Antiretroviral (ARV) drug resistance in the developing world.
ABSTRACT To describe the overall prevalence of ARV resistance in the developing world, focusing on: (1) treatment naïve populations, (2) the resistance consequences of prevention of mother to child transmission (pMTCT) drug regimens, and (3) the relationship of medication adherence to resistance.
We searched PubMed(R), EMBASE, the Cochrane Controlled Clinical Trials Register Database, and the Cochrane Database of Reviews of Effectiveness (DARE). Additional sources of evidence included the Stanford University HIV Drug Resistance Database; reports of WATCH: Worldwide Analysis of Resistance Transmission over Time of Chronically and Acute Infected HIV-1 infected persons; a recent unpublished pMTCT overview; and various conference proceedings. Studies that did not report original research, that reported data already reported in another article, and case studies of fewer than 20 individuals were excluded. Of 1,122 titles identified, 117 journal articles and presentations were included.
We abstracted data on geographic region, number of participants, subject demographics, HIV viral clade, medications taken (if any), years of data collection, how people were selected for resistance testing, and how and when resistance was assessed. Because of study heterogeneity, pooling was not possible; thus, the data are summarized qualitatively. Differences by region, population group, and HIV viral clade are described.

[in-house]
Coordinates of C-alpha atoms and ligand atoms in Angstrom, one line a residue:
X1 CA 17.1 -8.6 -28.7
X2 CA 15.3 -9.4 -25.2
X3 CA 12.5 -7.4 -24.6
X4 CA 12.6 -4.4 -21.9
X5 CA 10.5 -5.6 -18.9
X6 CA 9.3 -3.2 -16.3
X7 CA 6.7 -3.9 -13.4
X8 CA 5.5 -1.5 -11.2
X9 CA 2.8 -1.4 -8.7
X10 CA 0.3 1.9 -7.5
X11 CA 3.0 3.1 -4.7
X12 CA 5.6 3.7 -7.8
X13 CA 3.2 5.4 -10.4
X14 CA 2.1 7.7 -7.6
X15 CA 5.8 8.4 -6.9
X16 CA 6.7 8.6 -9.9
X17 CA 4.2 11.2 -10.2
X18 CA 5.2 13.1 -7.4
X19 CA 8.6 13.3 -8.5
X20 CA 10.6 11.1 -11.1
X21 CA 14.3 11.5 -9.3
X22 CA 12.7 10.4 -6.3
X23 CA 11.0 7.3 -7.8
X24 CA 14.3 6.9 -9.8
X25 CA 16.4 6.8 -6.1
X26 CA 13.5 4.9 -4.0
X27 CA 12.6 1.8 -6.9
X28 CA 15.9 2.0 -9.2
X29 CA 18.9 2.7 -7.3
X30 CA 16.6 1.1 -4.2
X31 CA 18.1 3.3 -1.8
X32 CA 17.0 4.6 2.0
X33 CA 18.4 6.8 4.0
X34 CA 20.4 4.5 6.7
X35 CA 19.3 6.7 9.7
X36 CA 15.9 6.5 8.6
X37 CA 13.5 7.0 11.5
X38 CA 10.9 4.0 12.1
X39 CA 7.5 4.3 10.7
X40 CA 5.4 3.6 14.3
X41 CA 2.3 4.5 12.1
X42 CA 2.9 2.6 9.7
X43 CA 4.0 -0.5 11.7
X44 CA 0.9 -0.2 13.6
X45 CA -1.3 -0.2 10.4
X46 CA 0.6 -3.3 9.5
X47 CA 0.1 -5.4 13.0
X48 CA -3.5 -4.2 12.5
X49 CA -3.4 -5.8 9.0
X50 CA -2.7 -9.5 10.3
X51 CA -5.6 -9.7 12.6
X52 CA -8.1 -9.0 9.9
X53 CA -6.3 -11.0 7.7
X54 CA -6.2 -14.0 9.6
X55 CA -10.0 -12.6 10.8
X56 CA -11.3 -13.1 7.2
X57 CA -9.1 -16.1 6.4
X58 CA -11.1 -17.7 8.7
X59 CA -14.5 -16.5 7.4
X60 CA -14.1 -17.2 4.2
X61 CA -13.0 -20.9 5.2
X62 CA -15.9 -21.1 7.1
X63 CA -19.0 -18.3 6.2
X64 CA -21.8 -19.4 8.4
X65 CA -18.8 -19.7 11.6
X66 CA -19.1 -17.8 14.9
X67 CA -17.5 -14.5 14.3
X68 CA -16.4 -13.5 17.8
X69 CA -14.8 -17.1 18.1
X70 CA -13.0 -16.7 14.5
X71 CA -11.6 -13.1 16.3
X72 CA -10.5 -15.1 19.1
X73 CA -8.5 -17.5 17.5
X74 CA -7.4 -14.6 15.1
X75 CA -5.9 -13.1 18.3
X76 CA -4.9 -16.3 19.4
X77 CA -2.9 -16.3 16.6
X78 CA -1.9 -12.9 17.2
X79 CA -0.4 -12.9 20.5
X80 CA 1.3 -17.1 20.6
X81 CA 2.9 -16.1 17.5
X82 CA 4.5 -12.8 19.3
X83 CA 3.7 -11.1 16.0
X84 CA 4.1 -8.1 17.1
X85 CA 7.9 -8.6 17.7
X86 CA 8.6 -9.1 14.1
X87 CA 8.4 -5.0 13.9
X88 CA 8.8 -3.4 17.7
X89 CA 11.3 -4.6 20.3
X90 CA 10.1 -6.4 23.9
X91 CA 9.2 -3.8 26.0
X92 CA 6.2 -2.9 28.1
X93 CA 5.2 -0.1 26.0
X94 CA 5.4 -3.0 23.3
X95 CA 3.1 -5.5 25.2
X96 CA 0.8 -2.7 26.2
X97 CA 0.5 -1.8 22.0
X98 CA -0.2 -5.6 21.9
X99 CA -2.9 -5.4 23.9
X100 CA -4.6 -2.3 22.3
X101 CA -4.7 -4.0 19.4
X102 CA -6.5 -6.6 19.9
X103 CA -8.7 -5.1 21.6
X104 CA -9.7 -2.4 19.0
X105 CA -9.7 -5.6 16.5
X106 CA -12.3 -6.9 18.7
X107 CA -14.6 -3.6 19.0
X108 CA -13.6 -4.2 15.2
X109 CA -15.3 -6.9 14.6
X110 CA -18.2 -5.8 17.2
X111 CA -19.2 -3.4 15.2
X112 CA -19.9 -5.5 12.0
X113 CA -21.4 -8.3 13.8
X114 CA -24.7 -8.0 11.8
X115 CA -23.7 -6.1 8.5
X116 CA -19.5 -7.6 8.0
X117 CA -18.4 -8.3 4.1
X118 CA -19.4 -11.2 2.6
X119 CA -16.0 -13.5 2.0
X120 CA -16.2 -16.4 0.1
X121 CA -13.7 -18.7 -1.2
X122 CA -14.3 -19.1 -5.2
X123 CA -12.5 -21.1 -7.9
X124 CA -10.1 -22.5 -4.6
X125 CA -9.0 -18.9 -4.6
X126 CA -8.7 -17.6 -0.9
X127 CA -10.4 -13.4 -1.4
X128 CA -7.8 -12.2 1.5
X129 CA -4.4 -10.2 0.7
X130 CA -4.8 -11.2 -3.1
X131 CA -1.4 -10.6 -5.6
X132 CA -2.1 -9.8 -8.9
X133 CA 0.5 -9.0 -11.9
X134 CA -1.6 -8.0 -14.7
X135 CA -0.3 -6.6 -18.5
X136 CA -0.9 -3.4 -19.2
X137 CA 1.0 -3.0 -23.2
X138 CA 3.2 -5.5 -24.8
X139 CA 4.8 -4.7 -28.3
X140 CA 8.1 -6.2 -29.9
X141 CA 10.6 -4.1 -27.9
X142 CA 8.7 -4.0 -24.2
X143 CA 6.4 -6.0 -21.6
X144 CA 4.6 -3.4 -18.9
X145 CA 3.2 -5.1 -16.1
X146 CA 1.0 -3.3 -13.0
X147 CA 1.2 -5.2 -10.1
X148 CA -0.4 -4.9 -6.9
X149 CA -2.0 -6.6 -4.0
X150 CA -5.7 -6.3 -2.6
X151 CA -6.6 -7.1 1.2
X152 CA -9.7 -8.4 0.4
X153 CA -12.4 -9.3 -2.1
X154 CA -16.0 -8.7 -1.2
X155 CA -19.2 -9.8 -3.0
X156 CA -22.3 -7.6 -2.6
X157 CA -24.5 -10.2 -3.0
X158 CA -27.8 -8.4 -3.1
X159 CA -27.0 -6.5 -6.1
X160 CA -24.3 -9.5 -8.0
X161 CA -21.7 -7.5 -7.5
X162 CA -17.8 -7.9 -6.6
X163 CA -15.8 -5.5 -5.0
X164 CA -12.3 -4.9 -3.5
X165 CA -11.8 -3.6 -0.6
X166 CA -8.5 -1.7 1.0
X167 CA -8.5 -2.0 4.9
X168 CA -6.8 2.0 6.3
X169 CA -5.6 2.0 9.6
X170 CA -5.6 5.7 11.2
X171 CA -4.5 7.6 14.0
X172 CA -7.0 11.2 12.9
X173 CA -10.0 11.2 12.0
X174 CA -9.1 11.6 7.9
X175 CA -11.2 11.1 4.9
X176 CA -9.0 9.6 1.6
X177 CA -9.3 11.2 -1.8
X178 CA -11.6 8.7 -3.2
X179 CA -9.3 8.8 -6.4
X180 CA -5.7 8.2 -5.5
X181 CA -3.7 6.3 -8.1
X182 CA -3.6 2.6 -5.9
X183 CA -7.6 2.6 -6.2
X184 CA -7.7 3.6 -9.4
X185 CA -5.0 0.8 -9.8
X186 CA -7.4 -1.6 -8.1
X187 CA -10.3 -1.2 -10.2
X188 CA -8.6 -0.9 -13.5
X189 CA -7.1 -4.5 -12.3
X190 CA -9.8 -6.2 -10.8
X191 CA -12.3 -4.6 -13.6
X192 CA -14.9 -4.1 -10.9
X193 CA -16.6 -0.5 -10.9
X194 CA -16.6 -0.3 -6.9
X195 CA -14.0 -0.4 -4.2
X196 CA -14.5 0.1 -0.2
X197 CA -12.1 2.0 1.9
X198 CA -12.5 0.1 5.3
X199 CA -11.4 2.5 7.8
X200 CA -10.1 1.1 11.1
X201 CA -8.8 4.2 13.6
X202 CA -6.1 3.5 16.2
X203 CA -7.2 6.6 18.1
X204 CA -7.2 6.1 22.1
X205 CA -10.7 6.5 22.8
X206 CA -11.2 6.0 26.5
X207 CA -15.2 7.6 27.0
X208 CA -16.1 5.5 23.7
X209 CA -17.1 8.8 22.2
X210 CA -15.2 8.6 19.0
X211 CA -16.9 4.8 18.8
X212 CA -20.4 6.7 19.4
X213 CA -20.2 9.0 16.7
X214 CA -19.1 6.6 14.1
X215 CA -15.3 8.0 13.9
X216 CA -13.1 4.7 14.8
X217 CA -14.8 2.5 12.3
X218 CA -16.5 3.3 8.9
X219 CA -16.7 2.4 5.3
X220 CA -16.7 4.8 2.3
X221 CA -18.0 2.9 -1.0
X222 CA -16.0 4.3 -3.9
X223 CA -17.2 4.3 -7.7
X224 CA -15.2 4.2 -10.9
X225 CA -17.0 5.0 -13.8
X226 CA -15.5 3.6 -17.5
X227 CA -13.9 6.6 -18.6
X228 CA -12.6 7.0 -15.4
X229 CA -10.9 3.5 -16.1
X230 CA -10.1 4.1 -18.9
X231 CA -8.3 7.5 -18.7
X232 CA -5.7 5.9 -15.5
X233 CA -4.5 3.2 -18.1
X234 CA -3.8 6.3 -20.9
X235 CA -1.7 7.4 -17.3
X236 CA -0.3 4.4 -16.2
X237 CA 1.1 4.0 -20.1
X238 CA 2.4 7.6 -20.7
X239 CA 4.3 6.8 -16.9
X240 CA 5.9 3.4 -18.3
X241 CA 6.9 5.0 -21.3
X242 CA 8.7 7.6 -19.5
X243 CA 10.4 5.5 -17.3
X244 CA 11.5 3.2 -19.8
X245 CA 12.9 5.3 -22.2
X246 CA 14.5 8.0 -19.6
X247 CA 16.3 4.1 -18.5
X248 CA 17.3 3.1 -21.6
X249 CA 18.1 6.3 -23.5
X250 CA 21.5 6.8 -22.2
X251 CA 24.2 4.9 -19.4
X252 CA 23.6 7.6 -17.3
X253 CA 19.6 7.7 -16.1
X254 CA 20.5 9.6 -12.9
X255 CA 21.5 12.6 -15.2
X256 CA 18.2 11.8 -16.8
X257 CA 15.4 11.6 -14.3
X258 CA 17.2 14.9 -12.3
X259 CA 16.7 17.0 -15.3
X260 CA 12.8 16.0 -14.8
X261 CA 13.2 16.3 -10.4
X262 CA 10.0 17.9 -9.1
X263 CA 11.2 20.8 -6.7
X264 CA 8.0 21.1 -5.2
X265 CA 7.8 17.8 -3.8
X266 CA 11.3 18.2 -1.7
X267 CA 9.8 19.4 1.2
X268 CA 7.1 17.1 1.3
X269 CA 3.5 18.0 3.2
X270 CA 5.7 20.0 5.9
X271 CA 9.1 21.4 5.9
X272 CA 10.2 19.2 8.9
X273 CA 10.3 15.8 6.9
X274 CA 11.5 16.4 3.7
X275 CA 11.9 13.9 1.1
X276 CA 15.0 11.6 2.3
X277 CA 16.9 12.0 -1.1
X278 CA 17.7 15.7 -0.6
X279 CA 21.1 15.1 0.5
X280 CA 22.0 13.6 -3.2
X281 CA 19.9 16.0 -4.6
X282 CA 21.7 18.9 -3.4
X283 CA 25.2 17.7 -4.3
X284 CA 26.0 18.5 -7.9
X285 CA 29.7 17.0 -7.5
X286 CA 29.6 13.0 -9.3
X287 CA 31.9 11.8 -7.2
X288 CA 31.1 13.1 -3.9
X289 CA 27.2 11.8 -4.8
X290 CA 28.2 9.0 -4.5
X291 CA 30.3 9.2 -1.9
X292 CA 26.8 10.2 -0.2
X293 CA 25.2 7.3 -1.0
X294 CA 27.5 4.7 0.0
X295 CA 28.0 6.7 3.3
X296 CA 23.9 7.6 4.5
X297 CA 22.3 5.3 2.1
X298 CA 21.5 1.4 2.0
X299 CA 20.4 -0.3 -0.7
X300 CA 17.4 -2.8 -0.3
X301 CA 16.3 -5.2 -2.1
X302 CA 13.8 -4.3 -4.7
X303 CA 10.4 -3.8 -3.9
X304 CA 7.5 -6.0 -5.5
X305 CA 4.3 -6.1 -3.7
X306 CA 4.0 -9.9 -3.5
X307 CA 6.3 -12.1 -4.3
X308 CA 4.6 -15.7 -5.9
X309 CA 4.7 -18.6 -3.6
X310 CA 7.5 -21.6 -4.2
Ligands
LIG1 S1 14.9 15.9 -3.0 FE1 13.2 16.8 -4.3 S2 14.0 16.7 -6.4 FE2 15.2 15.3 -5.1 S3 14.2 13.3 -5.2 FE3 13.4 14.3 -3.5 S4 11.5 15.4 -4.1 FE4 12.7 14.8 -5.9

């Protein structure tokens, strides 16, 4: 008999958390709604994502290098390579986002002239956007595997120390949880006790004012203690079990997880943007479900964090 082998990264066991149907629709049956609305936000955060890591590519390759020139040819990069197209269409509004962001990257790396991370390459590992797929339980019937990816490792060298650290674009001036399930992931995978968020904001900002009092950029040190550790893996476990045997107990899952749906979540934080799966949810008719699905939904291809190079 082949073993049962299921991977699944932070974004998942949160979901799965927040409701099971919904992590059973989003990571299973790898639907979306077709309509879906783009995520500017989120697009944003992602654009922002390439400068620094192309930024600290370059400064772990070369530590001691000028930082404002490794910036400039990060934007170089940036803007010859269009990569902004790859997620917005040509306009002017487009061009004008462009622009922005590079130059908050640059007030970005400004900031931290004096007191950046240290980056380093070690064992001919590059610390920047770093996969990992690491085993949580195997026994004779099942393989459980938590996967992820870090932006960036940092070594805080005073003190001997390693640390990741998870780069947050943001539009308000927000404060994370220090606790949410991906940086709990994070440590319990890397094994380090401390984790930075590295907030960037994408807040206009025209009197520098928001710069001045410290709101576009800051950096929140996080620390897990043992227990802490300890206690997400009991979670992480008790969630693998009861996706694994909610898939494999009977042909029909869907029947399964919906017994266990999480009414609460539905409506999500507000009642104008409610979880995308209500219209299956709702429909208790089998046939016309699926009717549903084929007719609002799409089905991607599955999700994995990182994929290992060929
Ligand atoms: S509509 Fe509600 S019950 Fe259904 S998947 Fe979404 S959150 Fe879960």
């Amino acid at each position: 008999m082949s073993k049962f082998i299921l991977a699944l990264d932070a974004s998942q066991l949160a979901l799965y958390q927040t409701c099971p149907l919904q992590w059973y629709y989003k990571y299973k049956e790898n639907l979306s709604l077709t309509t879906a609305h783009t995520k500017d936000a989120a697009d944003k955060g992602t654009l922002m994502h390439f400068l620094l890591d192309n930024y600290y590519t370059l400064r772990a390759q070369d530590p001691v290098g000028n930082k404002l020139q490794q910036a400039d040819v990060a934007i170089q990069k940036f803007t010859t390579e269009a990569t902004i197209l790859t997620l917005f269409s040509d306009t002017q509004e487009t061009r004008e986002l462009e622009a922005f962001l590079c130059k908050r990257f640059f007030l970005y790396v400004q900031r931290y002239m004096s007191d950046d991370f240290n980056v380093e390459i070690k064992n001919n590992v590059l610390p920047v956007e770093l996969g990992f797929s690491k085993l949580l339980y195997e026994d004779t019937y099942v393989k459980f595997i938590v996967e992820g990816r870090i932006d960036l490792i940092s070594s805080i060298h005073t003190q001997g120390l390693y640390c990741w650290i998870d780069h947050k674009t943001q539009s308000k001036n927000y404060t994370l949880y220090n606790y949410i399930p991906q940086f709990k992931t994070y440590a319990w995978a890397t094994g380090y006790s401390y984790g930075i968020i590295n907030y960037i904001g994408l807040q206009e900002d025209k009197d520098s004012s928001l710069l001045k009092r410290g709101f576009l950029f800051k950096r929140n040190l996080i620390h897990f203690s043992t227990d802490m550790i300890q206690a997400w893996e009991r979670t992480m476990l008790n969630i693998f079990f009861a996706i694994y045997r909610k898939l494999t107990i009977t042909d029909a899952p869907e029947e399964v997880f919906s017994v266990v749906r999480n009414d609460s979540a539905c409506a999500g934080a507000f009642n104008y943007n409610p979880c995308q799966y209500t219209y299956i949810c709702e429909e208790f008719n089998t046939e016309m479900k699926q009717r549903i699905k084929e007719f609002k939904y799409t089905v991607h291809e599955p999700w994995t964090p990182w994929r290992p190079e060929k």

The patterns of ARV resistance among treatment naïve populations worldwide appear to reflect geographic trends in use of ARV medications. A worldwide surveillance program (WATCH) found the rate of resistance (to any drug) among treatment naïve individuals was 5.5 percent in Africa, 7.4 percent in East Asia, 5.7 percent in Southeast Asia, and 6.4 percent in Latin America, lower than in North America (11.4 percent) and Europe (10.6 percent). Resistance data on HIV clades other than A, B, C, and D were too scarce to permit reliable conclusions. We also identified very few studies designed to assess the effect of health services delivery factors or medication adherence on the development of resistance in patients in developing countries. Evidence provided by longitudinal analyses suggests that, among women taking intrapartum single dose nevirapine (SD-NVP) to prevent mother-to-child transmission of HIV, both the overall prevalence of NNRTI resistance as well as the frequency of mutant virus in the overall viral population decreases with time since SD-NVP prophylaxis was received.